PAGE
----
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World's biggest diamond robbery foiled.
November 7, 2000 9:38 AM   Subscribe

World's biggest diamond robbery foiled. Yeah, this could have been serious, but it's straight out of The Thomas Crown Affair. Break through the Dome's gates with a JCB, sneak into the vault, escape on a powerboat. It's almost a pity that the Sweeney was there to foil it.
posted by holgate (6 comments total)

 
I hadn't realized that the Japan Commerce Bank did ditch-diggers in addition to credit cards.

Pity I don't speak sufficiently fluent British to follow the whole story. :-}
posted by baylink at 10:25 AM on November 7, 2000


baylink: Big. Yellow. Different ;-)

And, for further elucidation, look no further than here.

I love this story: they switched the diamonds for fakes, dressed the police up as cleaners, and waited for the thieves to break into the vault before rounding them up. Even better was the comment made by the Chief Inspectory of the Flying Squad tonight on the radio: "Well, to be honest, I think they were amateurs."

posted by holgate at 11:31 AM on November 7, 2000


They should have used their flying power more. What's the use of being the Flying Squad if you don't use your flying power in a high-profile bust like this one? The public's liable to forget you even possess the power of flight. Imagine if Superman walked everywhere even though he could fly.
posted by kindall at 11:51 AM on November 7, 2000


Of course, what they're not telling us is how it is that they knew the robbery was coming. Given that they'd substituted glass for the real jewels and had all the cops in position, it's evident they knew every detail of the plan. How? We'll probably never know.

The story claims that the jewels couldn't have been sold. But a diamond can be broken down, and commonly when a really big stone is stolen what happens is that they break it up into several smaller ones and sell them independently. "Half a loaf is better than no loaf at all." But I think even that would be hard, because these days anyone trying to sell a rather large stone (and these would be) pretty much has to be able to prove that they own it legitimately -- especially in the interval after a really big robbery.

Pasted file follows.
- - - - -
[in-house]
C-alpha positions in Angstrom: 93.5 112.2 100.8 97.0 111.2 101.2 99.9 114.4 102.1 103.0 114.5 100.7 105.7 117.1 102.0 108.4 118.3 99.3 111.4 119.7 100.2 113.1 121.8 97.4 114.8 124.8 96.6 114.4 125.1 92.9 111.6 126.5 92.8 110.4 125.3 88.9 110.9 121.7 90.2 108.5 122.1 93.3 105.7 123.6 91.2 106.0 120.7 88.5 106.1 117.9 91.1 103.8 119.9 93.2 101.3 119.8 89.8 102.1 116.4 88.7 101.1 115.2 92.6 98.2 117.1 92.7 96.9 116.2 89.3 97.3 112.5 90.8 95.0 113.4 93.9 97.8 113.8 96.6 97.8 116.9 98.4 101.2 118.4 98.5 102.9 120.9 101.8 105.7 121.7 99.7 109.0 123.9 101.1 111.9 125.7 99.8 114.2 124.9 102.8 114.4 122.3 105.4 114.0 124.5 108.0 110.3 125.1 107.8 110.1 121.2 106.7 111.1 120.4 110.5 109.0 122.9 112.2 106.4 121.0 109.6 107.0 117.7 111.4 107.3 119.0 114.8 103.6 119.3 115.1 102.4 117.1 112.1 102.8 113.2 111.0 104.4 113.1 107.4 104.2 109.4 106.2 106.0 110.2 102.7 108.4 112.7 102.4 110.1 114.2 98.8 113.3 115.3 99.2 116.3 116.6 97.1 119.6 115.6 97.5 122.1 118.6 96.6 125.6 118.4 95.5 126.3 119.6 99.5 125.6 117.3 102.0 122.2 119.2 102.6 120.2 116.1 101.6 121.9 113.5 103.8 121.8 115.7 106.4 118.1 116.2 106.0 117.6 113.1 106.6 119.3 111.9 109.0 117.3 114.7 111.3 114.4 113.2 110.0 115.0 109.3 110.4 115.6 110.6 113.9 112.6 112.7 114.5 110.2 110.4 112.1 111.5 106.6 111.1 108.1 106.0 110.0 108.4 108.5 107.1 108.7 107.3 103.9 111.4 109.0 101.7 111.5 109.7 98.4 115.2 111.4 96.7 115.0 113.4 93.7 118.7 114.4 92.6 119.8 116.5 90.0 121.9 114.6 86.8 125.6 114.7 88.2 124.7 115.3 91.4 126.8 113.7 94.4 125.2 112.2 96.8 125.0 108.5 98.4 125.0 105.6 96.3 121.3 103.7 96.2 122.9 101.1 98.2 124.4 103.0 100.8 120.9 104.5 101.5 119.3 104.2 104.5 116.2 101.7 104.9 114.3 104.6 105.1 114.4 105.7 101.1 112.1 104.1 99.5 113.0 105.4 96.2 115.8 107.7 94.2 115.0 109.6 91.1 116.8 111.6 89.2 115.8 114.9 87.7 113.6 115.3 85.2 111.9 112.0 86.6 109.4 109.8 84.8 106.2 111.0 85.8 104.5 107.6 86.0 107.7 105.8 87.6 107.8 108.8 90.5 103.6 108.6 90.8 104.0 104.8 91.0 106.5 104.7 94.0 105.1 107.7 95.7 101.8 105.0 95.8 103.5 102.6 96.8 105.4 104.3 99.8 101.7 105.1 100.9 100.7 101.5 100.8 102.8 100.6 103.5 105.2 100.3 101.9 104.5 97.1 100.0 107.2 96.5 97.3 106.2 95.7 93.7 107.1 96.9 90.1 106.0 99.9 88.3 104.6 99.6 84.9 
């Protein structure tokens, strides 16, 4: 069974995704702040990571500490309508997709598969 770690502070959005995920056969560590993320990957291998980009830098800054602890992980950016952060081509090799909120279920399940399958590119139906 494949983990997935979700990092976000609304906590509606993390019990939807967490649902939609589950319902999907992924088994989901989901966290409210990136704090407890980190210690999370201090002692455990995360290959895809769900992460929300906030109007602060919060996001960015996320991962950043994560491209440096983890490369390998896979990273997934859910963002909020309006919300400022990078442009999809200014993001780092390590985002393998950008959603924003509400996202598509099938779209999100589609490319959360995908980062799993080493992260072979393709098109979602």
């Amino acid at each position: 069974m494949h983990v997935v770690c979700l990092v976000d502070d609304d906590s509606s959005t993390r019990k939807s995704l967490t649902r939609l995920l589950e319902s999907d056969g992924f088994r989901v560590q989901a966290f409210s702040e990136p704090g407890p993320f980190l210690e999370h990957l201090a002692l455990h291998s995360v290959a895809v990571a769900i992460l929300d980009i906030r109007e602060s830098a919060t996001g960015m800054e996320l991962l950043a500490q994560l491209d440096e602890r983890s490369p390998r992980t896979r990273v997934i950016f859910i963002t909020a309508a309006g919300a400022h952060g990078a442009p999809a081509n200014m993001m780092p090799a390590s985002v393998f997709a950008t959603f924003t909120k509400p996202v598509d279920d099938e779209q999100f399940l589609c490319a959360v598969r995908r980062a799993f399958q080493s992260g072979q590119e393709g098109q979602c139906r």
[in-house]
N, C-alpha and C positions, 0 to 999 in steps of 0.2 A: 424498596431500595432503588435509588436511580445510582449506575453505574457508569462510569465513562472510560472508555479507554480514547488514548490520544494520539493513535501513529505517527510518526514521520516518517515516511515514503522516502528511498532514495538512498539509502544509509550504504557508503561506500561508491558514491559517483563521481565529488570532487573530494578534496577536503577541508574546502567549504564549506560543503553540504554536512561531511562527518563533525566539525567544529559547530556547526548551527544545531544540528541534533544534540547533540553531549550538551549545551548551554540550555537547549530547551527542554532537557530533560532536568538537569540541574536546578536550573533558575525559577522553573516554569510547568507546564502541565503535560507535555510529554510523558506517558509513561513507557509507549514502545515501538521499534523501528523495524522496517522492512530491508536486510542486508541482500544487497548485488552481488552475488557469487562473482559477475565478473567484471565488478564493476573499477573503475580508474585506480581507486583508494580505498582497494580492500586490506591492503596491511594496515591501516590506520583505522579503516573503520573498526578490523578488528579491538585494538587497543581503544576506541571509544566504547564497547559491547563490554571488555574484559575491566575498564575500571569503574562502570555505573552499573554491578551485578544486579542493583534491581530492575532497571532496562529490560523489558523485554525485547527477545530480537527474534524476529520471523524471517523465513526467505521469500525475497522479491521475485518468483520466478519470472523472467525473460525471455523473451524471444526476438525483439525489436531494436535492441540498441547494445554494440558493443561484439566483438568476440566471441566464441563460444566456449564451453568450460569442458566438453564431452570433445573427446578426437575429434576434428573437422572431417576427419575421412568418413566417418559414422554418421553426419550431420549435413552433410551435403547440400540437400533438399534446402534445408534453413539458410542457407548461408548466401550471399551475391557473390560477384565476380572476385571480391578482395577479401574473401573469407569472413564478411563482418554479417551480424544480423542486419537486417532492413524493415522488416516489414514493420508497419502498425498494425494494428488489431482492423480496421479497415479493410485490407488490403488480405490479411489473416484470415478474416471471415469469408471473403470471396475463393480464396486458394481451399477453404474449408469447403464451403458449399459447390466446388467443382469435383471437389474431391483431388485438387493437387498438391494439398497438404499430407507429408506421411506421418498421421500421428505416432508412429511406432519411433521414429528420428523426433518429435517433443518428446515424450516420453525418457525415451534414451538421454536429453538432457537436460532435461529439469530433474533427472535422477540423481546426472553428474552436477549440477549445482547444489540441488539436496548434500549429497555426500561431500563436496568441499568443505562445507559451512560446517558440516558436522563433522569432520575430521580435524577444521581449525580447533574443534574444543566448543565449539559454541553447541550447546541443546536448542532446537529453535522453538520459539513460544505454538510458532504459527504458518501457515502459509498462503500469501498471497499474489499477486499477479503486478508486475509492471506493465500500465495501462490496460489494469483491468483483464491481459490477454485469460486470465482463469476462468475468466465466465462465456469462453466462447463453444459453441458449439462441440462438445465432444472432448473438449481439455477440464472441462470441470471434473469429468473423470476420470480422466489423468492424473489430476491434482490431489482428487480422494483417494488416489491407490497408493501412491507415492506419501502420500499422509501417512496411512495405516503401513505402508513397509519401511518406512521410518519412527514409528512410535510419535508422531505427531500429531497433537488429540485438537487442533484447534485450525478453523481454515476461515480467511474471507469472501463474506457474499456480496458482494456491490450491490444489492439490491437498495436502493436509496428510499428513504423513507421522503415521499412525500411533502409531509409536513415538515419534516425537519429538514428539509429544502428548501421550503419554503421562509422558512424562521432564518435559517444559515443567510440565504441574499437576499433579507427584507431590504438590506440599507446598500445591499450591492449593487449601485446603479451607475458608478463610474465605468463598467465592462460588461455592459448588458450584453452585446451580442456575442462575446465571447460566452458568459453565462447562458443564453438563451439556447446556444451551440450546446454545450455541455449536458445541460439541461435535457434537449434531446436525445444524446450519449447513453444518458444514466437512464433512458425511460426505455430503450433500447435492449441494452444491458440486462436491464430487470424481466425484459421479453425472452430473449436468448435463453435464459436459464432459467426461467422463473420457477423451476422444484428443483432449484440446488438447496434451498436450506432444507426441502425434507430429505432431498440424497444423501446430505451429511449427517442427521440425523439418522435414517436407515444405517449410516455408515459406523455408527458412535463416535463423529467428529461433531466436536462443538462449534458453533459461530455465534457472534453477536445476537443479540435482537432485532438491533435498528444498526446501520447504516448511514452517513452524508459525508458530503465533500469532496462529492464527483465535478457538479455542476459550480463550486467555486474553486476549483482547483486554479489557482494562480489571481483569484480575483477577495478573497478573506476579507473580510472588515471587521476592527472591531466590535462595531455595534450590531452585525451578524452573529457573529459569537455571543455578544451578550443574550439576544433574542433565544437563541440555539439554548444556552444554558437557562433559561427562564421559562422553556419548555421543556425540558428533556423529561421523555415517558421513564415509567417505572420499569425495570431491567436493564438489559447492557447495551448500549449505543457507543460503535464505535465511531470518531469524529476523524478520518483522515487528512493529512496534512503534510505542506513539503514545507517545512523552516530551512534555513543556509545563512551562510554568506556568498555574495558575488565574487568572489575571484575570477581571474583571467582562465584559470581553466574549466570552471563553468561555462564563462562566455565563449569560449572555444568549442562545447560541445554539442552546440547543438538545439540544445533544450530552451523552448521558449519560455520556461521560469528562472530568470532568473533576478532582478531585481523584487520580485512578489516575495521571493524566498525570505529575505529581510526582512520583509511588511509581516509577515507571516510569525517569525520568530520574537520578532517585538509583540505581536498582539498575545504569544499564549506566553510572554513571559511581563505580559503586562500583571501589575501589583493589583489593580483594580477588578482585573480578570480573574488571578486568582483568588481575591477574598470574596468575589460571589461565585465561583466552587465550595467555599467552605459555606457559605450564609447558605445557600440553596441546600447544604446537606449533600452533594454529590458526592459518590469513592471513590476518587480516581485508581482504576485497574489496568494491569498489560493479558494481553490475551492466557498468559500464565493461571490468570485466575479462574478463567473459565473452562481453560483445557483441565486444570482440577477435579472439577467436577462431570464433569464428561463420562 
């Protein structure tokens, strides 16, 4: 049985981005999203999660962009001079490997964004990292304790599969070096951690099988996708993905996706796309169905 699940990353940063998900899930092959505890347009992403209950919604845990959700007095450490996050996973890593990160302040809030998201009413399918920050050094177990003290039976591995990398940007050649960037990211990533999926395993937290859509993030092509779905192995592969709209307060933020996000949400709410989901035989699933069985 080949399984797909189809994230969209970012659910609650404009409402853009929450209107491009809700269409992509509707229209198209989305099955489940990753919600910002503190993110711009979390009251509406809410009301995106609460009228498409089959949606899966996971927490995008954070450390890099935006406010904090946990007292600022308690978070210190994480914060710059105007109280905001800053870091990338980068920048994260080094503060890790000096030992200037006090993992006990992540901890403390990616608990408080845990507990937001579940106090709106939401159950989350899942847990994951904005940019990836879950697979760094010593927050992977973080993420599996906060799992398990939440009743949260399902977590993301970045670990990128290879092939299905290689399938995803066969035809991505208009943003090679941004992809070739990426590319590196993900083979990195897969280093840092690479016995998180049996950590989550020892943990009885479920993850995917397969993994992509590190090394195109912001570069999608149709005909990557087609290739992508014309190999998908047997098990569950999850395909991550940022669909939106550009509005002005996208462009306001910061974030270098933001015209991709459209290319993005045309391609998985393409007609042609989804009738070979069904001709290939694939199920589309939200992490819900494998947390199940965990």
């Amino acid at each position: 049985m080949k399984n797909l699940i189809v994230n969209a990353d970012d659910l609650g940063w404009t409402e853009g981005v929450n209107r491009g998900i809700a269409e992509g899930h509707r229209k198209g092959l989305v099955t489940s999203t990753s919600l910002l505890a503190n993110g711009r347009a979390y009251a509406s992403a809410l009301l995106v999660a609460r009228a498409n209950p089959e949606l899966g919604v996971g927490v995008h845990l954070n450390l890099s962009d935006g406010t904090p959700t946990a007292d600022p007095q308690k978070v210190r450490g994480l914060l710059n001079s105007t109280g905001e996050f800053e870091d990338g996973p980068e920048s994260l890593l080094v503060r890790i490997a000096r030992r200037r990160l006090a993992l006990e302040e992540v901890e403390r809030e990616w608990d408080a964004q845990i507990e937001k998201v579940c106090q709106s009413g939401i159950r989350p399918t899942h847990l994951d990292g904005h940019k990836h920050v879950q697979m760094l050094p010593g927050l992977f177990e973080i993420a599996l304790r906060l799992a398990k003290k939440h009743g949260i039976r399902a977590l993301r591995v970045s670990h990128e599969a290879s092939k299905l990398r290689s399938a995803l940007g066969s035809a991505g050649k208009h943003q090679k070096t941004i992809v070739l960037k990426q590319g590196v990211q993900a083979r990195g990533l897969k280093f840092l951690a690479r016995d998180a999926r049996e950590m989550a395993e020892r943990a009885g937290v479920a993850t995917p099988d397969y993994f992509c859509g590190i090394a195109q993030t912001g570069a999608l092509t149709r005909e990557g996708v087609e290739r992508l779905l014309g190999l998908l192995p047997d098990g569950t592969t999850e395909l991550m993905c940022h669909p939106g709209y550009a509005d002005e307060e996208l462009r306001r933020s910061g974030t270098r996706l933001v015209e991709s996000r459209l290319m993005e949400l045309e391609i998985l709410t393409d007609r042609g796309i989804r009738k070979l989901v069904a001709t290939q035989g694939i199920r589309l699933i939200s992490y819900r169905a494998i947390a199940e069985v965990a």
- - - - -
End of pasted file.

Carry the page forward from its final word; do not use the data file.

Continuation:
No, in fact their best plan, had they succeeded, would have been a ransom request. That's been done with famous paintings, for instance. ("Deposit ten million pounds in thus and so numbered account in the Caribbean and then we'll tell you where to find the stones once we confirm the money is there.")

Also, sometimes they have worked a deal out ahead of time with some wealthy and unscrupulous private collector. The painting "The Scream" has never been recovered and there was never any sign or hint of it on the black market; the guess is that the burglars already had a client ready before they even did the job.

posted by Steven Den Beste at 12:25 PM on November 7, 2000


Um, "The Scream" was recovered three months after it was stolen: it's back in the Munch Museum now.

The most cinematic successful theft in recent memory actually took place in Oxford on New Year's Eve. Amid the fireworks and celebrations, a thief managed to get away with a Cezanne painting after abseiling from the roof and letting off smoke bombs to hide himself from security cameras.
posted by holgate at 1:02 PM on November 7, 2000


It is not widely appreciated, but even the Swiss, if you take them a ransom note, will tell you who the money belongs to. They'll *keep* the money, of course, but it has been proven that they will not protect criminals.
posted by baylink at 1:55 PM on November 7, 2000


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